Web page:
Tuesday, March 29, 2011

Three keys to more innovative marketing: The case of Prince

1) Think Outside the Box:
To have innovative marketing, you must think outside the box, putting aside old ways of doing things.  This means tried and true marketing tactics need to be put aside so that better and bolder tactics can cut through the marketing mix.  This places you and your customer ahead of the curve and in a position for huge brand equity.  An example of this is Prince changing his name to an unpronounceable symbol in 1993 in an effort to rebrand himself while distancing himself from his record label.  Prince was the first to do this and it was very memorable - with noticeable effects at retail stores including eye catching signage and supporting ad copy.  Imagine having the only new album with an unpronounceable symbol in the Best Buy or Target flier.  It just makes the brand stand out and the fact that it can’t be pronounced makes it that much more attractive, especially for a product line that is auditory.

2) Don’t be Afraid to Take a Risk: In many ways Prince took a risk rebranding himself with this move, as he could have been the laughing stock of the press, his sales could have tanked, and he could have confused customers thereby diluting his art.  Yet this move was examined by the media and public for years after he did it, and everyone who didn’t know Prince’s brand got to know Prince’s brand as creative, visual, at times bizarre, and always ear pleasing.  Moreover, the move proved to position Prince as an artist in a league of his own, causing curiosity among fans and would-be fans.   As a result Prince’s concert sales, album sales, and other merchandise sales have been in sustained demand.  He regularly sells out arenas at high-ticket prices, is able to negotiate favorable record distribution deals, and maintains full artistic control of all of his work, something very few artists do, and something no artist does like him.  This success is all because his brand never got old, boring, or out of touch with the human experience. 

We all want the freedom to express ourselves, and at times, we all wear psychological masks. We even look at Prince and ask ourselves “am I being innovative enough in everything I do” and “can I risk the status quo”? For marketers in any sector this is a never-ending challenge, but if we take the right risks with an understanding of consumer psychology then we can win the market in our own way just like Prince did.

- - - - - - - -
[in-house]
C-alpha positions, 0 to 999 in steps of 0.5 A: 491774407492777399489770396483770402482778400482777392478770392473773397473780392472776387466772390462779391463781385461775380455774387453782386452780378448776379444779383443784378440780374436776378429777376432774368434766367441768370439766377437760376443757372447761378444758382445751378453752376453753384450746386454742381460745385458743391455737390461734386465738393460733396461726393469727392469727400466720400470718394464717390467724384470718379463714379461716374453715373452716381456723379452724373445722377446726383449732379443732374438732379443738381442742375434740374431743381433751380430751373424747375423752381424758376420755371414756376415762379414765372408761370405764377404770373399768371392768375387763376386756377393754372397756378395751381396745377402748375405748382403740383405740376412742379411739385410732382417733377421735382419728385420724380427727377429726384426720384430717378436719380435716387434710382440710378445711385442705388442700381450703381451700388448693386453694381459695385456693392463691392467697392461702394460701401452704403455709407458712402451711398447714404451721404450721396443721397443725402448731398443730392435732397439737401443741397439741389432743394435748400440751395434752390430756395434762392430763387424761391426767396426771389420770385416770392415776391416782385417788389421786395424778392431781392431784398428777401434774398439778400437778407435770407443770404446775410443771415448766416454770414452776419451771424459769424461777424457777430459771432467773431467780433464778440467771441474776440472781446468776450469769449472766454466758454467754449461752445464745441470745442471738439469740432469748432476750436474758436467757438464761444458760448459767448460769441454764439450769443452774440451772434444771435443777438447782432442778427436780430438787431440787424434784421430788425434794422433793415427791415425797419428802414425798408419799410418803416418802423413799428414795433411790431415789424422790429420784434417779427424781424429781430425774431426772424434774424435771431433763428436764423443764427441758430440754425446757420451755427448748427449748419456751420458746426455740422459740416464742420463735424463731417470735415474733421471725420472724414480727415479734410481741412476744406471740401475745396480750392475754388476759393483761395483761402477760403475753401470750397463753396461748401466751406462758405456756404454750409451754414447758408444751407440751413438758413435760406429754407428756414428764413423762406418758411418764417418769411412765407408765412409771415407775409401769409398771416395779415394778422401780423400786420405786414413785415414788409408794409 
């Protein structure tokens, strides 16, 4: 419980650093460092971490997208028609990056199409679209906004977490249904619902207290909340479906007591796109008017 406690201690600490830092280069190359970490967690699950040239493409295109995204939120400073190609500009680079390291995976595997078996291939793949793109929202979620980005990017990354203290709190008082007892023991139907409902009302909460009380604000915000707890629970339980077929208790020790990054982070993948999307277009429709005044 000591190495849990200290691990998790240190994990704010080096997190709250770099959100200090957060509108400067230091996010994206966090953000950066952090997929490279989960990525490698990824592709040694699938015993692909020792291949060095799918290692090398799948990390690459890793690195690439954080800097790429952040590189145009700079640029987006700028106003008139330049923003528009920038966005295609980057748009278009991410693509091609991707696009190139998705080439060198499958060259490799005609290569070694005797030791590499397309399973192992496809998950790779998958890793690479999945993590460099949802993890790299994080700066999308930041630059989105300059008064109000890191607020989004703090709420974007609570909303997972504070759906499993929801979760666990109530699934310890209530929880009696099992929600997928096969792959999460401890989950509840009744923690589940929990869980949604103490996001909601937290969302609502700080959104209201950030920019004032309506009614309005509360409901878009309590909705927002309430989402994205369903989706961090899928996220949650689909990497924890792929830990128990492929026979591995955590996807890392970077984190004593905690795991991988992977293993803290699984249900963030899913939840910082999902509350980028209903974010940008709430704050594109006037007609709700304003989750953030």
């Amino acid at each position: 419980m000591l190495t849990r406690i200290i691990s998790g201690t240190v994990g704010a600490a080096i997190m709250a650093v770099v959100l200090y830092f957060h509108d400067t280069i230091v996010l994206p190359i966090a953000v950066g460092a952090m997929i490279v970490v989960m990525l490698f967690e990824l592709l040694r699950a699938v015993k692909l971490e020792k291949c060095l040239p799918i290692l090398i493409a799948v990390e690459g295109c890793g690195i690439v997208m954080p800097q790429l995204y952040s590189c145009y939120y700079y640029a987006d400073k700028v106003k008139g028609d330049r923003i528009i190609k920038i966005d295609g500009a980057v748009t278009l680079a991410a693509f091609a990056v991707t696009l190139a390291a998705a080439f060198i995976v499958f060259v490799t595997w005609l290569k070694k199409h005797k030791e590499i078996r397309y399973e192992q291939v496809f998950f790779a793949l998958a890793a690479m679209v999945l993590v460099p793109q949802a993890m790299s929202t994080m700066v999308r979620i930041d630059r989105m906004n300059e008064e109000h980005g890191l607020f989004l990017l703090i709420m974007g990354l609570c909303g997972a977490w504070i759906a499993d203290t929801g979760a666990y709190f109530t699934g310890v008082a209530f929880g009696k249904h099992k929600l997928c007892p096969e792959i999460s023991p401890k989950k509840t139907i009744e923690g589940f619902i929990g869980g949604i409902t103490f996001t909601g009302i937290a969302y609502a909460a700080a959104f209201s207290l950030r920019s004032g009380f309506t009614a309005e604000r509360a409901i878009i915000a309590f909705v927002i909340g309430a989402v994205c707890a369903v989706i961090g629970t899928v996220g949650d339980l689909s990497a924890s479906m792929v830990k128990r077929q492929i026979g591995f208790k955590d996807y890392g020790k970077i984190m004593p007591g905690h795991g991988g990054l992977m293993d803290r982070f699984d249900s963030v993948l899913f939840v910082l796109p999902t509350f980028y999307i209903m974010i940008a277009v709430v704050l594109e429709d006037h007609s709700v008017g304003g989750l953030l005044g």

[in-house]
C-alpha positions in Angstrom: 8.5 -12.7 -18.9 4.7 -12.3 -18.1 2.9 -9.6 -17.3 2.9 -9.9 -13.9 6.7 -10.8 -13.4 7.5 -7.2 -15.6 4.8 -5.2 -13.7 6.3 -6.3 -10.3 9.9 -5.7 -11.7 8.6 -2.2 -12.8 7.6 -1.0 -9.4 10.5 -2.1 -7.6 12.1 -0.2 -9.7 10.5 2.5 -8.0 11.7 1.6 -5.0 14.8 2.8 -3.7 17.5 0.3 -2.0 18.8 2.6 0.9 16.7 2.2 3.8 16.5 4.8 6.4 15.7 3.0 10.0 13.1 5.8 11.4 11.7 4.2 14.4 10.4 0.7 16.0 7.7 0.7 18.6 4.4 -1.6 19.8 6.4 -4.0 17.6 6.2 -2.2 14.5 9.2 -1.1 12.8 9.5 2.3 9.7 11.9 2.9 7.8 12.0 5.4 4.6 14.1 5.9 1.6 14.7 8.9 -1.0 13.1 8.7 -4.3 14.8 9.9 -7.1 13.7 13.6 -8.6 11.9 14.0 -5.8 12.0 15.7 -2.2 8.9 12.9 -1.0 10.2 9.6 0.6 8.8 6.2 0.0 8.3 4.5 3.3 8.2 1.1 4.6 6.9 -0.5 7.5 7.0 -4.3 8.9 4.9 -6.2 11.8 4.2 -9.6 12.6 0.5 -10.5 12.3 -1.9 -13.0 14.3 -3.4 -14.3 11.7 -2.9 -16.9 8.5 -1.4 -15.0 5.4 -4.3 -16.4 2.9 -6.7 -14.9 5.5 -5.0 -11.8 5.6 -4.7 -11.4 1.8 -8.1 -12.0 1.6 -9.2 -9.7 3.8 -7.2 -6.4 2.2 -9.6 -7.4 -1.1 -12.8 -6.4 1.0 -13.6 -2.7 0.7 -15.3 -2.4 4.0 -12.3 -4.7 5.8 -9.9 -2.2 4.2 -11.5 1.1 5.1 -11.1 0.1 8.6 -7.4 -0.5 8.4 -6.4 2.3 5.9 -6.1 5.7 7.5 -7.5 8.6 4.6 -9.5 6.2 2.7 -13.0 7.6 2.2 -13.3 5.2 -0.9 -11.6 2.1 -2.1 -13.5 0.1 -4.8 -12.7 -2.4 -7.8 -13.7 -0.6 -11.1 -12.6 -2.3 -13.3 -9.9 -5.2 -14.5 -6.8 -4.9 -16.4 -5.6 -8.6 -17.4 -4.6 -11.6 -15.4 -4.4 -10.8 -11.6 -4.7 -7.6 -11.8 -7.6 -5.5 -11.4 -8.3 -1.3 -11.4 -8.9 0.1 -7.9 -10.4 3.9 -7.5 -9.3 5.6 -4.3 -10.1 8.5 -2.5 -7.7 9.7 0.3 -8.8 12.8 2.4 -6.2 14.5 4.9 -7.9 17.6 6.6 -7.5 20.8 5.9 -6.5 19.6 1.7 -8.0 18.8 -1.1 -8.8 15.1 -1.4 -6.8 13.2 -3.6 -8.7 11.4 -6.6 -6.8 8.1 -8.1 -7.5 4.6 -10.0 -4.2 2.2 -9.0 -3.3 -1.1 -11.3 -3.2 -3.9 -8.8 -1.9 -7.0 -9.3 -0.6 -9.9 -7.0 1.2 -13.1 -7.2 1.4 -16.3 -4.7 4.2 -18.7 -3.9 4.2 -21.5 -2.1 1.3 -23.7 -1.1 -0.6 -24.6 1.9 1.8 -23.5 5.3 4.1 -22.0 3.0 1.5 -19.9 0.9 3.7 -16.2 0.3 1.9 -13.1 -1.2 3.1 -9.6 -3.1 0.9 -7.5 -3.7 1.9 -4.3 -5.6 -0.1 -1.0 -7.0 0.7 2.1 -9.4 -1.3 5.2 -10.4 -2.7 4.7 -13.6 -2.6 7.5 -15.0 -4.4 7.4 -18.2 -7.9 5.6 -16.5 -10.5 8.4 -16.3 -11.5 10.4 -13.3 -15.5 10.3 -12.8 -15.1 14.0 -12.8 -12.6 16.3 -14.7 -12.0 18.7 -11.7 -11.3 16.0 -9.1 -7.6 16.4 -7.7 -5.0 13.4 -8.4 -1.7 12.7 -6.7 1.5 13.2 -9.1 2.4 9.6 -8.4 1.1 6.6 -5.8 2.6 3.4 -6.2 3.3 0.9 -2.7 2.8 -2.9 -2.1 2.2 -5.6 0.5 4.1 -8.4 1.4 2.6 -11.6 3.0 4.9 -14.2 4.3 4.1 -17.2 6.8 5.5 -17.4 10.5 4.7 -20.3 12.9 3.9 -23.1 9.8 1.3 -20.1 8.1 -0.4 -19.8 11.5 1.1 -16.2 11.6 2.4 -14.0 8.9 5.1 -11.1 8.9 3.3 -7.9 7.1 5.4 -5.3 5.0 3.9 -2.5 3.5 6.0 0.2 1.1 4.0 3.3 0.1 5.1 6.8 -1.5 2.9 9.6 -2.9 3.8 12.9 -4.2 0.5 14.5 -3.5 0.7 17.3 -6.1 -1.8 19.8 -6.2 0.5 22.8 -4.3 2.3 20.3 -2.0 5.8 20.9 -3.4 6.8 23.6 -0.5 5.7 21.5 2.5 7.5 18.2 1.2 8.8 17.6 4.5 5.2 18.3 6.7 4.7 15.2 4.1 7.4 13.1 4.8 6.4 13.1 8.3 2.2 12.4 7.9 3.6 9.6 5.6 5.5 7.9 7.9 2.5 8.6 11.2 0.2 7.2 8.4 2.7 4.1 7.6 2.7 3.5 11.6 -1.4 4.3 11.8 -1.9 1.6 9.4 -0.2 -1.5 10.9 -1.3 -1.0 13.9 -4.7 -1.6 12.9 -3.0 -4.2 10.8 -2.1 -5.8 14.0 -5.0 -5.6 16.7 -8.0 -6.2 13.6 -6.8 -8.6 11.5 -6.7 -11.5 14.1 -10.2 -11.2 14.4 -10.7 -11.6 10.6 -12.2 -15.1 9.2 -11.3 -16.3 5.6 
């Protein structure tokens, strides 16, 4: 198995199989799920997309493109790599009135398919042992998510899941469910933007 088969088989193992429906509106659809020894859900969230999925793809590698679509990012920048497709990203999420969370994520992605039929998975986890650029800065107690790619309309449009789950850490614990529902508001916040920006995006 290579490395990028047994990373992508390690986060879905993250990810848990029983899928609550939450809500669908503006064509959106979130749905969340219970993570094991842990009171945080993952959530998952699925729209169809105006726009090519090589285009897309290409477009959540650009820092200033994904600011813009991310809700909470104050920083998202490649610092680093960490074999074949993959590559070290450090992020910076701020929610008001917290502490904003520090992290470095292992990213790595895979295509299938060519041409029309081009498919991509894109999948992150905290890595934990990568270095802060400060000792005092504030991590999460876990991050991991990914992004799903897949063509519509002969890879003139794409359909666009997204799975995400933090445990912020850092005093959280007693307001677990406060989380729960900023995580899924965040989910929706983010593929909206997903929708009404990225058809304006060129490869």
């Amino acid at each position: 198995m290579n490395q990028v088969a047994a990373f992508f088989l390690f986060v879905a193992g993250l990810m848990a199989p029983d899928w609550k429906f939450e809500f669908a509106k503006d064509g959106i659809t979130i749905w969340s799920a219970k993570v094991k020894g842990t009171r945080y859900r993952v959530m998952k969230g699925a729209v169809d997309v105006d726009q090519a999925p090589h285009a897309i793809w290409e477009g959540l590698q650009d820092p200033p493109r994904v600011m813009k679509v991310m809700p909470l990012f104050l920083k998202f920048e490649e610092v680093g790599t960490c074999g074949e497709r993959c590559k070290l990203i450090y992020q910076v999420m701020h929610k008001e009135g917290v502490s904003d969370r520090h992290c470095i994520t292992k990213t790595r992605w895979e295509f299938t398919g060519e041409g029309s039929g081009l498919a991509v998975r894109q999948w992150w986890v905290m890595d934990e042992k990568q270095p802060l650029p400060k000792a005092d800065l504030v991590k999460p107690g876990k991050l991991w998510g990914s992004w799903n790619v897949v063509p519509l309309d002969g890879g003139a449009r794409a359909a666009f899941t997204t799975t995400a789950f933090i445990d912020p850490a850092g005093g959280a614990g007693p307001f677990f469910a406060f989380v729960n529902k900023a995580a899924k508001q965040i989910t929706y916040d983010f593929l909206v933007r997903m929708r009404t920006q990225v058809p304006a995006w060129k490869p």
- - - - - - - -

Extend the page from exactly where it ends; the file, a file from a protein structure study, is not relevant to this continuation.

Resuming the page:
3) Stay Organic to Your Brand:
If you have ever felt different or left aside you can emotionally relate to why Prince changed his name.  It is an expression of change and difference, and from a marketing perspective it was exciting to see this change.  For music fans, it was a new and updated version of Prince with many surprises that consumers were curios to be a part of, and so we bought his albums, saw his shows, and watched him on MTV.  As a result his brand became a market of brands.  Yet what he did was organic to his brand because he was always the artists’ artist, and he always spoke in riddles and mystical poetry.  Also, he was clever enough to introduce the market to this symbol on his 1992 “symbol” album cover before he changed his name.  Ironically, that albums first track was titled, “My Name is Prince” which made things even more organic to his brand.  Had he not done this pre-work, or been another artist, the symbol rebranding may not have worked.  However, for the artist once known as an unpronounceable symbol, now known as prince, no one gets confused by his brand, for his notes and names speak beyond words and at times even frustrate us, which seems to make his business only do better.  

Jeremy Swenson, MBA, is an experienced marketer, marketing manager, communicator, sales person, and business analyst/academic.  He has extensive product experience with mortgages, loan/lines, checking accounts, savings accounts, money markets accounts, pay day loans, CDs, property and causality insurance, playing jazz, and even some basic experience auditing employee benefit programs.  Additionally, his background includes federal work experience as a Rural Associate Carrier with the U.S.P.S., and as an Enumerator with the U.S. Census Bureau (Dept. of Commerce) in 2000.  He has been active with the MN AMA since 2009 and serves on the Social Media/Marcom Committee.  You can reach Jeremy at jer.swenson@live.com. 

Bookmark and Share


Anonymous said...

I doubt that Charlie Sheen's brand evolution will be as successful.

Anonymous said...

Charlie could take advantage of all the p.r. he gets and turn it positive to drive his sales and brand but he gets too negative and attacks people and groups of people so he turns off many thereby diluting his brand. See this link on the sheer power of Prince’s brand in terms of fast concerts sales after a late show announcement for 21 shows at an arena in CA.


Post a Comment